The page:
A lot or a little?
The parents' guide to what's in this app.
What parents need to know
Parents need to know that Terraria is an open-world sandbox game, much like Minecraft and its imitators, and the app is a mobile version of the console game. It differs, though, in that it adds more adventure to the formula, pitting players against numerous enemies and offering many more options than the Microsoft-owned game. There are plenty of secrets to discover, and the combat is a welcome addition to some, though that might make the game inappropriate for very young children. Players can compete in multiplayer games locally but not online -- meaning they won't interact with unseen strangers. There is a loophole in the form of an secondary app, Multiplayer Terraria Edition, which allows online, multiplayer games.
- Parents say
- Kids say
What's it about?
In TERRARIA players are dropped into a randomly generated world, where they must mine for resources using the tools available to them and create structures, such as houses, and other equipment. Movement of the character and the character's tool or weapon is done via two virtual joysticks at the bottom corners of the screen, while a menu of tools sits in the upper-left corner. Players also will encounter monsters, which they can fight or flee from. Every time players start a new map, it's an entirely different game.
Is it any good?
Minecraft has some serious competition: Terraria not only lets users indulge their inner builders, creating whatever their imaginations can dream up, but it makes use of those creations by having nonplayer characters live within them. A well-done action element lets players do more than spelunk and build, breaking up what can be a monotonous process to some people. The maps are huge, there are tons of items to craft, and defeating the bosses takes some thought. One potential drawback is that the controls might not be intuitive to kids who are unfamiliar with this type of game, and, although the open-ended nature of the game is endlessly enthralling to some, it might be overwhelming and confusing to others. If a kid is initially daunted but determined to play, there's a large community and lots of resources that can get a new player over the hump.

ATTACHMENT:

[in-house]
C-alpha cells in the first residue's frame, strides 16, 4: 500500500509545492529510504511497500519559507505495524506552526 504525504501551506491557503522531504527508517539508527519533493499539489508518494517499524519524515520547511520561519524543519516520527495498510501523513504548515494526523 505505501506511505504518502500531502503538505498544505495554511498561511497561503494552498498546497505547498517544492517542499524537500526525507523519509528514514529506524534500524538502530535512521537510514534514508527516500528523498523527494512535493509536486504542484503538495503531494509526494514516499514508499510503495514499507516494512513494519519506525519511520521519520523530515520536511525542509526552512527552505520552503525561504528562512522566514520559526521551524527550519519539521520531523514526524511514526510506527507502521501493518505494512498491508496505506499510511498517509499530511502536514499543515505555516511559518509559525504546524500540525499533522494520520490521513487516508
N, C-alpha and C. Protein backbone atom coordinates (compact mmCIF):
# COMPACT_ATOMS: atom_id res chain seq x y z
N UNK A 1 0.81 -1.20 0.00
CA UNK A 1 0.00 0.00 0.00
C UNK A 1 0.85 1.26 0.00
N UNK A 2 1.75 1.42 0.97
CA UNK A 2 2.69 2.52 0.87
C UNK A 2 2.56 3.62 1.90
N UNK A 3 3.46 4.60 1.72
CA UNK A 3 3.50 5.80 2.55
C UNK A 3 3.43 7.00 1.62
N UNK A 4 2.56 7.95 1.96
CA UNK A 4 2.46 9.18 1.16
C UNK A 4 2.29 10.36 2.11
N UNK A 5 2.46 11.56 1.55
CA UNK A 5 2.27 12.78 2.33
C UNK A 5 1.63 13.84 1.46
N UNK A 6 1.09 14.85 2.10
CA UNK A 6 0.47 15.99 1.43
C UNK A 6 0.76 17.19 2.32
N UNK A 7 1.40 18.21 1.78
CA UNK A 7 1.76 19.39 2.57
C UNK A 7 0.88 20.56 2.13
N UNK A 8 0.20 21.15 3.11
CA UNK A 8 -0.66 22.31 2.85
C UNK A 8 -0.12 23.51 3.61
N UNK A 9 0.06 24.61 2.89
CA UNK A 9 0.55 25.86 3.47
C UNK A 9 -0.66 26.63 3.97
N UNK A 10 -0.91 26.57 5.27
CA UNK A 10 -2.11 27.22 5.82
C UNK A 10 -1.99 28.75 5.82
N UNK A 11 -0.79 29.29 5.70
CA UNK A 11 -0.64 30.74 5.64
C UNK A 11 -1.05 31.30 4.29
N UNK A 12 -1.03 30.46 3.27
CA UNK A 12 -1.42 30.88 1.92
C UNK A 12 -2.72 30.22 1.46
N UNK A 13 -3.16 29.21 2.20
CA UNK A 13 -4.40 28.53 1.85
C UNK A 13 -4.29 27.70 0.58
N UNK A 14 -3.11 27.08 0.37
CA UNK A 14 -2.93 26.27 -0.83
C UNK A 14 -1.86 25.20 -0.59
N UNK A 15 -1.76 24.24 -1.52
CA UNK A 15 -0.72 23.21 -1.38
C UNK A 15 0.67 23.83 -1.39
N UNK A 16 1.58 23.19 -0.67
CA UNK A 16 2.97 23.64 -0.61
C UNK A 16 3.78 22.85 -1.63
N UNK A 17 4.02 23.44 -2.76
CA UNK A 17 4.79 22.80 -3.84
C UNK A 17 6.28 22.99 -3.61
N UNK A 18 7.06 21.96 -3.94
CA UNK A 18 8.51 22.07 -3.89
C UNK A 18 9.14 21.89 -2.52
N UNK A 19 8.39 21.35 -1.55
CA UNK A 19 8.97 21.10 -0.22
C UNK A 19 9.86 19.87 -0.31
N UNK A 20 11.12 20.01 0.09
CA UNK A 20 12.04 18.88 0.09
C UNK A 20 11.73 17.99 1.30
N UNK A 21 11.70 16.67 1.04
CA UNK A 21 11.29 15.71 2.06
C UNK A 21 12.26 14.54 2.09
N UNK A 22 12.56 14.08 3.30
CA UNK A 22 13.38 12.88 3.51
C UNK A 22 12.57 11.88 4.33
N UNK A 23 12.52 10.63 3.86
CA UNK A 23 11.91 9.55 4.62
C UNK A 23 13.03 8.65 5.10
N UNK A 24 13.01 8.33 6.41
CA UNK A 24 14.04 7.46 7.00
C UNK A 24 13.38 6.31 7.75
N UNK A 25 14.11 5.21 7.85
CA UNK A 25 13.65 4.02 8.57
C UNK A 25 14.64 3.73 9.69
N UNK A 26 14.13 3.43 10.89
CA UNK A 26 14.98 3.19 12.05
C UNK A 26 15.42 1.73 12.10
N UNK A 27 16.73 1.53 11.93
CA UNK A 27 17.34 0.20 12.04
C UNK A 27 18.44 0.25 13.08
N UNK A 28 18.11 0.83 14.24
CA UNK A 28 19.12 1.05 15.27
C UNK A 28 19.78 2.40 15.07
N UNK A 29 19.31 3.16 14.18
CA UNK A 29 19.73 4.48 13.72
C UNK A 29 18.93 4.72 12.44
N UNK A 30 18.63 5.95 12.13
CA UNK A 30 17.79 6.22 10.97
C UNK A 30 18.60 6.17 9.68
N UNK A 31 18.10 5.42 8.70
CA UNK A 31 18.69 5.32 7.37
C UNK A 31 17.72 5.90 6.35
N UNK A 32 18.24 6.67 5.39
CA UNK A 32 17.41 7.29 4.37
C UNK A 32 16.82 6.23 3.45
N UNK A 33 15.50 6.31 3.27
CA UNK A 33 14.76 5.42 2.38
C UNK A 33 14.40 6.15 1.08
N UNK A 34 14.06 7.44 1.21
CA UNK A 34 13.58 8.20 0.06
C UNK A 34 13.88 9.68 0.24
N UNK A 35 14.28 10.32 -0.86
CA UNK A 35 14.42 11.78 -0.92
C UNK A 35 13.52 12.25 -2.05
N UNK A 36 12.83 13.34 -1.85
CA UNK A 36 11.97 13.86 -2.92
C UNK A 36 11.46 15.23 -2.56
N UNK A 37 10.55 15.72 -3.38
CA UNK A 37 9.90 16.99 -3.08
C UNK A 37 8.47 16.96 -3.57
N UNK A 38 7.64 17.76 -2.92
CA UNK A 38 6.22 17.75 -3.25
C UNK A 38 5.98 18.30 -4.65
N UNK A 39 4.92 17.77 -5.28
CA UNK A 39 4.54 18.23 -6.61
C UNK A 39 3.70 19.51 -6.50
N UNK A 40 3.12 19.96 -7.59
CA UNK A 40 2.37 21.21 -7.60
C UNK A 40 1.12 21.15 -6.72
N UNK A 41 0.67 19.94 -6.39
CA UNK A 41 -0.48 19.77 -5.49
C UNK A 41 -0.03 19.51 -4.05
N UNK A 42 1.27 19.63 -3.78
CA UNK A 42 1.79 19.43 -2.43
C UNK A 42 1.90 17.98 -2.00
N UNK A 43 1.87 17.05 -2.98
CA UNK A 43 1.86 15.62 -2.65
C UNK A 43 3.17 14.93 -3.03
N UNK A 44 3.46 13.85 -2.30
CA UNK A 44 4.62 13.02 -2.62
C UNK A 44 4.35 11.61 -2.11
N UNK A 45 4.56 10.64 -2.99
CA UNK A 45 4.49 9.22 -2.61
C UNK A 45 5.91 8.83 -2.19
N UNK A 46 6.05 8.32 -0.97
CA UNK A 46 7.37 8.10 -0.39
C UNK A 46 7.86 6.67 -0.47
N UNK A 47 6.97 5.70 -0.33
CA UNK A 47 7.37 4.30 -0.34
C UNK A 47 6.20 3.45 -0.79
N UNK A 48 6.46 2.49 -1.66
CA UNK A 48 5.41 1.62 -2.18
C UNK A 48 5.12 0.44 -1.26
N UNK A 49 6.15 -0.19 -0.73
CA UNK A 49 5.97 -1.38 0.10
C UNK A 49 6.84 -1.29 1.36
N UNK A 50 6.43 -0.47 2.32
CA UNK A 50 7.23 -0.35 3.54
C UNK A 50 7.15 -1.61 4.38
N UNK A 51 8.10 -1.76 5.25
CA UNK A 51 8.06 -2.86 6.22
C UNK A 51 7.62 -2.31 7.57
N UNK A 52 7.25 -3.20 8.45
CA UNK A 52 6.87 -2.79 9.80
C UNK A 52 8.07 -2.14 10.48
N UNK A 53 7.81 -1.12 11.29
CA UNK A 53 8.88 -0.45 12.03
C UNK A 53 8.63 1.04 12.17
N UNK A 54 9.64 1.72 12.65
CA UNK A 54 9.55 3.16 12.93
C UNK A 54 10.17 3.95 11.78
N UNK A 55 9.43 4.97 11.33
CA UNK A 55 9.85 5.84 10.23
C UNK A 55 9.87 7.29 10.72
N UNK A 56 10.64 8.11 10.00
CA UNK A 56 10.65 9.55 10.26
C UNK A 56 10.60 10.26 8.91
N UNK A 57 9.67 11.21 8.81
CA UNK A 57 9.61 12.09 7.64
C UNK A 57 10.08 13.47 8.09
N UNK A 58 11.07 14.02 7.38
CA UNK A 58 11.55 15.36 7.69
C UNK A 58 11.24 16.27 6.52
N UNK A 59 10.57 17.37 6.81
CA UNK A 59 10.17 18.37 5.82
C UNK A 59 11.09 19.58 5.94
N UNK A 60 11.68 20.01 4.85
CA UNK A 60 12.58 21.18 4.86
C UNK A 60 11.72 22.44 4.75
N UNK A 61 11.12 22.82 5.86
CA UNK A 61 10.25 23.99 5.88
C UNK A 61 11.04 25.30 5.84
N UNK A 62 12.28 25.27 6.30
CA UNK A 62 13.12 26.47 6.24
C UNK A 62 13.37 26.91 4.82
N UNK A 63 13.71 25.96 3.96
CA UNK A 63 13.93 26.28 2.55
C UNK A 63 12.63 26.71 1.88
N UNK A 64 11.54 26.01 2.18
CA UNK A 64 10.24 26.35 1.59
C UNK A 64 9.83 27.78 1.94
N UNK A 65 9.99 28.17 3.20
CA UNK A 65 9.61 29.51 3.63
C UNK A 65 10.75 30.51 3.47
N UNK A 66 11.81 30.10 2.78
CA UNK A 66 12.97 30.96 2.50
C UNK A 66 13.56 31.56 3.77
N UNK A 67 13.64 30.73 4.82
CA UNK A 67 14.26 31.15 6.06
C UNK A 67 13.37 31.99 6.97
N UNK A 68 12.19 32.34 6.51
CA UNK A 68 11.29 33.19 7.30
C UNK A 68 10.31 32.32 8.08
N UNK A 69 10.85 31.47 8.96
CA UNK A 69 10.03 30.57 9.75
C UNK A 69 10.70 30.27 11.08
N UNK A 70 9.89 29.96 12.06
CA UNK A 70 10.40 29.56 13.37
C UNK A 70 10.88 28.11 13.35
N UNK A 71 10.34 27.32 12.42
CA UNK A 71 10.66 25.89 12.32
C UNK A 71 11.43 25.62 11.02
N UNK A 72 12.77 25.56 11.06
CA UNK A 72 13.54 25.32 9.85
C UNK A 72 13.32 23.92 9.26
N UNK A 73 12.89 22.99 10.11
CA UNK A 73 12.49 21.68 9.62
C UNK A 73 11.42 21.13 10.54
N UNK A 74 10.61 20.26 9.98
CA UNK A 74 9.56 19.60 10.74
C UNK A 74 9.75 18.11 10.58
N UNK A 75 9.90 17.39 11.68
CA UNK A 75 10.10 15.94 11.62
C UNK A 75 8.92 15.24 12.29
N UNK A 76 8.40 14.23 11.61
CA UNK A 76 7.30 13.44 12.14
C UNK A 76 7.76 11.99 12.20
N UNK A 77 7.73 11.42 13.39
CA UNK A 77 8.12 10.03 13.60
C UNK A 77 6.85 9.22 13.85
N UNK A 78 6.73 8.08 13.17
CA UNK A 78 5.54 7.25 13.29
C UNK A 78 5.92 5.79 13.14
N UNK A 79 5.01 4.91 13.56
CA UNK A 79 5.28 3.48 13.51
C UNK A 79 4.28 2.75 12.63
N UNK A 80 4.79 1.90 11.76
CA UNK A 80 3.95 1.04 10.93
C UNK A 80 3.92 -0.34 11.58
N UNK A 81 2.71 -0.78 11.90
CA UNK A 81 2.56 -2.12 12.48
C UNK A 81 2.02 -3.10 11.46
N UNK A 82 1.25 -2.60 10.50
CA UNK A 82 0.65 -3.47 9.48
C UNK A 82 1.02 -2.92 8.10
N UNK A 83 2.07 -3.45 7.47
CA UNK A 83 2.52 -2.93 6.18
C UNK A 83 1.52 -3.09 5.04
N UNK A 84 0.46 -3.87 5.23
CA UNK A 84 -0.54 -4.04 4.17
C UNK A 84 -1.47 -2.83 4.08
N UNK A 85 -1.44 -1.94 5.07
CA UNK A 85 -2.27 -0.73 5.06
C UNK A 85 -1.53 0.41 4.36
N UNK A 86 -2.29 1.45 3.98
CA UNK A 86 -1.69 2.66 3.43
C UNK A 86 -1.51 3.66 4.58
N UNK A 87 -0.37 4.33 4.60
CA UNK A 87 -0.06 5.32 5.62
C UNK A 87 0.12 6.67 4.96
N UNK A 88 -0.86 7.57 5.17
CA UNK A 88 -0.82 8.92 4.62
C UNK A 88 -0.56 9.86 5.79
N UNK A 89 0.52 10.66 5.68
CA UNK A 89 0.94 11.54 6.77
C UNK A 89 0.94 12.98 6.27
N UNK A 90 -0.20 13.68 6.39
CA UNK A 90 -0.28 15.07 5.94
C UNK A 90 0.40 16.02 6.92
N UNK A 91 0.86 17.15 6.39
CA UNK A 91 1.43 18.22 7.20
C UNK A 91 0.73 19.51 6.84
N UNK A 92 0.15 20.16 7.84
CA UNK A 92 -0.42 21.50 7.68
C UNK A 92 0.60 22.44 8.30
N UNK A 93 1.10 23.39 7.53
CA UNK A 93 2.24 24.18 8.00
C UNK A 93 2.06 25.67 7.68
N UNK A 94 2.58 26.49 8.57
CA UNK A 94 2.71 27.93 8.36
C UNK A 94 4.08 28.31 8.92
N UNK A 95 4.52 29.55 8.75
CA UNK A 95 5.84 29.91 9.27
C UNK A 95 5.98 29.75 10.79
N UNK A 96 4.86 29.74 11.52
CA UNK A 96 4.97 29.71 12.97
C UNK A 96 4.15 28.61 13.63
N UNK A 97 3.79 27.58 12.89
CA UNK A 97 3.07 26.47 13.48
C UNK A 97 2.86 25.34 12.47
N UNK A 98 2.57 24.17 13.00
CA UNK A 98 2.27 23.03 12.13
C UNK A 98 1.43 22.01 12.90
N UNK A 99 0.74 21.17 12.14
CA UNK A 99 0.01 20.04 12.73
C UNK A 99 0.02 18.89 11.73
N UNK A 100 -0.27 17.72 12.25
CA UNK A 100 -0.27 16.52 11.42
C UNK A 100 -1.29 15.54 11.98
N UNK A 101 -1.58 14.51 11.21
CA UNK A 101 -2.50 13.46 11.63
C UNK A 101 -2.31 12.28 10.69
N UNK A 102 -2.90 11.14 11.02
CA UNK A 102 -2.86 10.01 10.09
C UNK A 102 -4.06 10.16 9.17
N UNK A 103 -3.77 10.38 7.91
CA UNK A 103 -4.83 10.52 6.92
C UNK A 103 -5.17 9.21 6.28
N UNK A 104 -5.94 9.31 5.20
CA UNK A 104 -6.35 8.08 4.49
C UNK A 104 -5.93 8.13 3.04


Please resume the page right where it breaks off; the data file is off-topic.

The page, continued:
Talk to your kids about ...
Families can talk about creative energy and how to channel it. What can you create with the resources you mine in the game?
Talk about environmental impact and using resources wisely. What happens if you chop down that many trees in the real world?
Discuss the aspects of the game and game modes they like best. Do they like building things? Killing the bosses? Using player-vs.-player (PvP) mode?
- Devices: iPhone, iPod Touch, iPad, Android, Kindle Fire
- Subjects: Science: engineering
- Skills: Thinking & Reasoning: applying information, deduction, problem solving, strategy
Creativity: making new creations, producing new content
Self-Direction: goal-setting, initiative, work to achieve goals
Collaboration: cooperation, meeting challenges together, teamwork
Tech Skills: digital creation
- Price: $4.99
- Release date: December 4, 2014
- Category: Adventure Games
- Topics: Adventures
- Size: 86.30 MB
- Publisher: 505 Games
- Version: 1.2.6508
- Minimum software requirements: iOS 7.0 or later; Android 2.3 and up
- Last updated: June 19, 2019
Themes & Topics
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For kids who love sandbox games and engineering
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Common Sense Media's unbiased ratings are created by expert reviewers and aren't influenced by the product's creators or by any of our funders, affiliates, or partners.